4 Responses to “Continuing With My Questioning of Sumner”

  1. Transformer says:

    If more people decide they wish to borrow money to buy stuff then interest rates rise. This will induce others to lend money they previously kept as cash balances (which the borrowers then spend) so velocity rises and this is expansionary.

    If some people decide for some weird reason to borrow money just to hold in their bank account, then this will still cause rates to rise , but will not be expansionary as V will not increase (cash balances are just transferred from one place to another).

    IOR is a bit like the second scenario. The CB is saying “we will borrow as much you are prepared to lend us at the IOR rate” but as they don’t spend the money it doesn’t increase V, so isn’t expansionary.

    Of course if commercial banks can make good loans above IOR then banks will not “lend” to the CB.

    When Sumner says “the demand for reserves is negatively related to the market interest rate minus IOR”. I take this to mean that as IOR reduces the opportunity cost of holding reserves, the higher IOR is, the higher bank reserves will be. In other words banks always need access to reserves to meet potential obligations. When the CB pays IOR they will hold more than if there is no IOR , where it will be cheaper for them to go the interbank window if they run short.

    • Major.Freedom says:

      “If more people decide they wish to borrow money to buy stuff then interest rates rise.”

      Not true. If more people lend, then it possible total lending will not rise, as per capita lending falls.

      But even if we assume the average size of a loan does not fall, but remains the same, such that all loans increased, then there is still the question of where/how the additional loanable funds were “financed”. If they were financed by additional inflation, then it is likely rates will rise, but in that case the reason rates rose was because of the inflation, not because of the additional loans. If on the other hand the additional loans were financed by something other than inflation, then we have to reduce either investment or spending in some other areas of the economy. In this case, we of course have to assume constant spending, but if we do assume that, then the rise in lending could have come from a reduction in consumption spending, in which case rates will likely fall, since productive expenditures will have risen relative to overall expenditures. But if total spending was not constant, then rates could either rise or fall depending on whether there was a rise or fall.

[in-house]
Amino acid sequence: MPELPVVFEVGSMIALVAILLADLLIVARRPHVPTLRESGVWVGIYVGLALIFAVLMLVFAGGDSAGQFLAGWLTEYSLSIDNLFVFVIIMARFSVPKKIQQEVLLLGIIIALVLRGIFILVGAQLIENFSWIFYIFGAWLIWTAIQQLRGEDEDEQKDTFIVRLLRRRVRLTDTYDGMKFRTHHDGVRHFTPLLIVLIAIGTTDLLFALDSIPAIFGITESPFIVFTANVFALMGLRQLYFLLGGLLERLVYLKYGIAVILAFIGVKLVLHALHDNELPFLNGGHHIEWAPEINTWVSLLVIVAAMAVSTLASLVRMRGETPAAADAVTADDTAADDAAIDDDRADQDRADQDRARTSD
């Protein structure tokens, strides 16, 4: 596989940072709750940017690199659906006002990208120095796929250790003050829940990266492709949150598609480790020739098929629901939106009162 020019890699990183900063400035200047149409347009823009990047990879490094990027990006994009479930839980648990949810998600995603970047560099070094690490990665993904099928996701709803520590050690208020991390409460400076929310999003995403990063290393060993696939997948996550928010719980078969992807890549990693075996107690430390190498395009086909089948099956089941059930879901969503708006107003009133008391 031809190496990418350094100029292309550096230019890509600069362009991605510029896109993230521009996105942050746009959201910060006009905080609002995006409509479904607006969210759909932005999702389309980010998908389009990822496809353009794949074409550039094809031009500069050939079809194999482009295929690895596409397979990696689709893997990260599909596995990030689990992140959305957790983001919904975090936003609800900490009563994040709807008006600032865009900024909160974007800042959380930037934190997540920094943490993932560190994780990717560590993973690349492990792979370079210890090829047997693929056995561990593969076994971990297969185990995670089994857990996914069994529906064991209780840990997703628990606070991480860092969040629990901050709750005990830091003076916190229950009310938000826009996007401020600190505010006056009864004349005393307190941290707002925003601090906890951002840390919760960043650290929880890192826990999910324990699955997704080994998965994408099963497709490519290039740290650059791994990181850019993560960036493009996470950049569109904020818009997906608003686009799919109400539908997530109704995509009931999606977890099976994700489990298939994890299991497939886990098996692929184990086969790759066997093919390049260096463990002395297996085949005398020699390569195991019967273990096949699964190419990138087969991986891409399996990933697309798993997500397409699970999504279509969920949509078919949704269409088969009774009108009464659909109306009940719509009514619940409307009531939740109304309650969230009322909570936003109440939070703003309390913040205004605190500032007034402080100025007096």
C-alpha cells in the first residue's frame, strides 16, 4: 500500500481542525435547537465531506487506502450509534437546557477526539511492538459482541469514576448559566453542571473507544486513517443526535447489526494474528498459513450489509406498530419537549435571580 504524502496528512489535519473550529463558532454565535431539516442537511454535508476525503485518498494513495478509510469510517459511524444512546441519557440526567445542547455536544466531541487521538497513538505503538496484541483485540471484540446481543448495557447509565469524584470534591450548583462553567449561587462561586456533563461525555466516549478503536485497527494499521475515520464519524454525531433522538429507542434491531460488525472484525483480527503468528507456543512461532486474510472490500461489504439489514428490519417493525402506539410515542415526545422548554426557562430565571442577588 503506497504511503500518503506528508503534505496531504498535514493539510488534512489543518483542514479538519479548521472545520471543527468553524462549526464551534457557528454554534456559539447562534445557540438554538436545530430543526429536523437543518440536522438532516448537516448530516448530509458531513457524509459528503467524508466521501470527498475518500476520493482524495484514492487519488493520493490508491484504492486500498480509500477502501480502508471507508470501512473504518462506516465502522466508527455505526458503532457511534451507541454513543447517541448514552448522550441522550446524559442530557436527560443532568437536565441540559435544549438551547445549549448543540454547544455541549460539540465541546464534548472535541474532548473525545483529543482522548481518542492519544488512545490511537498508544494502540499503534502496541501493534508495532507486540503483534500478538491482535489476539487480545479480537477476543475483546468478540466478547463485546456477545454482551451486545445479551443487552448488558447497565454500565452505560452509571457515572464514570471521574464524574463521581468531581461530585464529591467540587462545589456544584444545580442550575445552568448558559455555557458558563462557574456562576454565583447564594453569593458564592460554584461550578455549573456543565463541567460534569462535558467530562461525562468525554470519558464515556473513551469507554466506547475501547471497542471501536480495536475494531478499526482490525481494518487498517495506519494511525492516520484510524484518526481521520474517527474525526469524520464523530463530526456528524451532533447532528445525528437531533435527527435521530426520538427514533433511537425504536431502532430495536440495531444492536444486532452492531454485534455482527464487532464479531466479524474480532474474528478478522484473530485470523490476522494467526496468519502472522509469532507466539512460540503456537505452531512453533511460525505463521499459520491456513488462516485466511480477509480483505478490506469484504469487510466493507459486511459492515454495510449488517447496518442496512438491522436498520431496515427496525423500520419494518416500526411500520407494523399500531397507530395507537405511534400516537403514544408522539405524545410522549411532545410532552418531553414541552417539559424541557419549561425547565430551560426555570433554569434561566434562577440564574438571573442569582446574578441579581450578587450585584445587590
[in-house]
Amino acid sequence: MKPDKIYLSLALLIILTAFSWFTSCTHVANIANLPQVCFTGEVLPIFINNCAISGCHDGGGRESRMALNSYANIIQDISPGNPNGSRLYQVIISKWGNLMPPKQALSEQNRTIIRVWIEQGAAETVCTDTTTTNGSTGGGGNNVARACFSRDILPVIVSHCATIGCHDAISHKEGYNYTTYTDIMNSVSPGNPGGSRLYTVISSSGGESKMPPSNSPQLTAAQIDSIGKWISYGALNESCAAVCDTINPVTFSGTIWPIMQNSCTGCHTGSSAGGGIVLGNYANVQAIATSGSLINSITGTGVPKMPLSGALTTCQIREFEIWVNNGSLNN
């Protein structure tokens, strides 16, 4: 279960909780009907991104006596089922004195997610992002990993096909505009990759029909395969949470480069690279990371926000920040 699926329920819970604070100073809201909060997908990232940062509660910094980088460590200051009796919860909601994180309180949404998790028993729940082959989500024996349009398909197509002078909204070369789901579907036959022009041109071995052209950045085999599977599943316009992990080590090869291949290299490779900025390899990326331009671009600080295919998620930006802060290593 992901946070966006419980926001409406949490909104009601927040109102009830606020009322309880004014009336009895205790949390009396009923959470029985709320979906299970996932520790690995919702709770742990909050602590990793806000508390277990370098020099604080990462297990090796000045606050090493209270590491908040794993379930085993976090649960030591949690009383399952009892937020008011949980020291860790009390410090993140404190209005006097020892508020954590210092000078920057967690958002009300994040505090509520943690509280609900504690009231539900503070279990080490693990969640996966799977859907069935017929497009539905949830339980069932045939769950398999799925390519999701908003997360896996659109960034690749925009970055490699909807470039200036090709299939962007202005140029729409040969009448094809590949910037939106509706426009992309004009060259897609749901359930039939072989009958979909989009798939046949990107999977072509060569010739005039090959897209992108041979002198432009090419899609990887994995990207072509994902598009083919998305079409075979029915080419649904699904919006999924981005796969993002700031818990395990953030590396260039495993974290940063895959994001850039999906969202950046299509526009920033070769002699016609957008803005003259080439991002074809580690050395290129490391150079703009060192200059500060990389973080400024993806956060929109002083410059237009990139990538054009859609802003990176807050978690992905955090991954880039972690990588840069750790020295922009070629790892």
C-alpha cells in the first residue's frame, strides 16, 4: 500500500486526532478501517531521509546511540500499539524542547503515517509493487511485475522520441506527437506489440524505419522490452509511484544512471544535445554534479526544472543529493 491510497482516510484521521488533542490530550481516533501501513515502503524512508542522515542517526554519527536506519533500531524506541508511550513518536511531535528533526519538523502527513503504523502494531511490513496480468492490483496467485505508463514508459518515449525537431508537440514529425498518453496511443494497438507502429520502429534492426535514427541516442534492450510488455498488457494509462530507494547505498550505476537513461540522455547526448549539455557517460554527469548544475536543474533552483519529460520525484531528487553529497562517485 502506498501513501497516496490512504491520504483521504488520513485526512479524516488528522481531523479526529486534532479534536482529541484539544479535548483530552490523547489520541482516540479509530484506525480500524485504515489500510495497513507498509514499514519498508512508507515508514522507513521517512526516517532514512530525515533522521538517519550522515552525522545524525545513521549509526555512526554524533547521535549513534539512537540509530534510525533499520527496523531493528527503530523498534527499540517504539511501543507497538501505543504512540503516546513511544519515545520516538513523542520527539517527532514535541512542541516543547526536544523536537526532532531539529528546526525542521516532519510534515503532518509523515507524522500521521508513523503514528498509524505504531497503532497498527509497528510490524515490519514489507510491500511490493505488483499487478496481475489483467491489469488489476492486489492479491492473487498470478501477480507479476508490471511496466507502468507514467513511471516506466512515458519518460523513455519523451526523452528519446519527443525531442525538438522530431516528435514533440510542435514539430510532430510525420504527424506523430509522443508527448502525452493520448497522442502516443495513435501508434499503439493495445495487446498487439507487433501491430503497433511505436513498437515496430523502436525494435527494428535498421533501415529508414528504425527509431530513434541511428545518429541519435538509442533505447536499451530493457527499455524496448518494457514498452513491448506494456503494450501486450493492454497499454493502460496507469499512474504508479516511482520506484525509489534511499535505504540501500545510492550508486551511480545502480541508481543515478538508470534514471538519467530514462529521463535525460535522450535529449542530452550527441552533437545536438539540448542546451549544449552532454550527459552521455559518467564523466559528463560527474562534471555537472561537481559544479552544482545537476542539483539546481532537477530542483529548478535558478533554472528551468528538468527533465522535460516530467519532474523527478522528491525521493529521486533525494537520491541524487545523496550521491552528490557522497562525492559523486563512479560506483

Long story short, absolutely no way to conclude that rates will definitely rise or definitely fall on the basis of a single variable of “more people”. That is far too crude and betrays the complexity of real world markets.

      No, no excuses to this. None. There can be no ” generally speaking”. It is as stated not right.

      • Transformer says:

        I suppose I should have been clearer that I meant if everything else stayed the same except the overall demand for loans increased then this would raise interest rates.

        I think my main point though is that I believe Bob is wrong to state that IOR is expansionary.

        No matter what the market-clearing rate of interest IOR will always encourage banks, at the margin, to keep higher reserves than with no IOR and this will always be contractionary for a given level of reserves.

  2. guest says:

    Just a thought: Are we getting away from the fact that “expansionary” refers to the money-substitute supply, held in reserves or otherwise?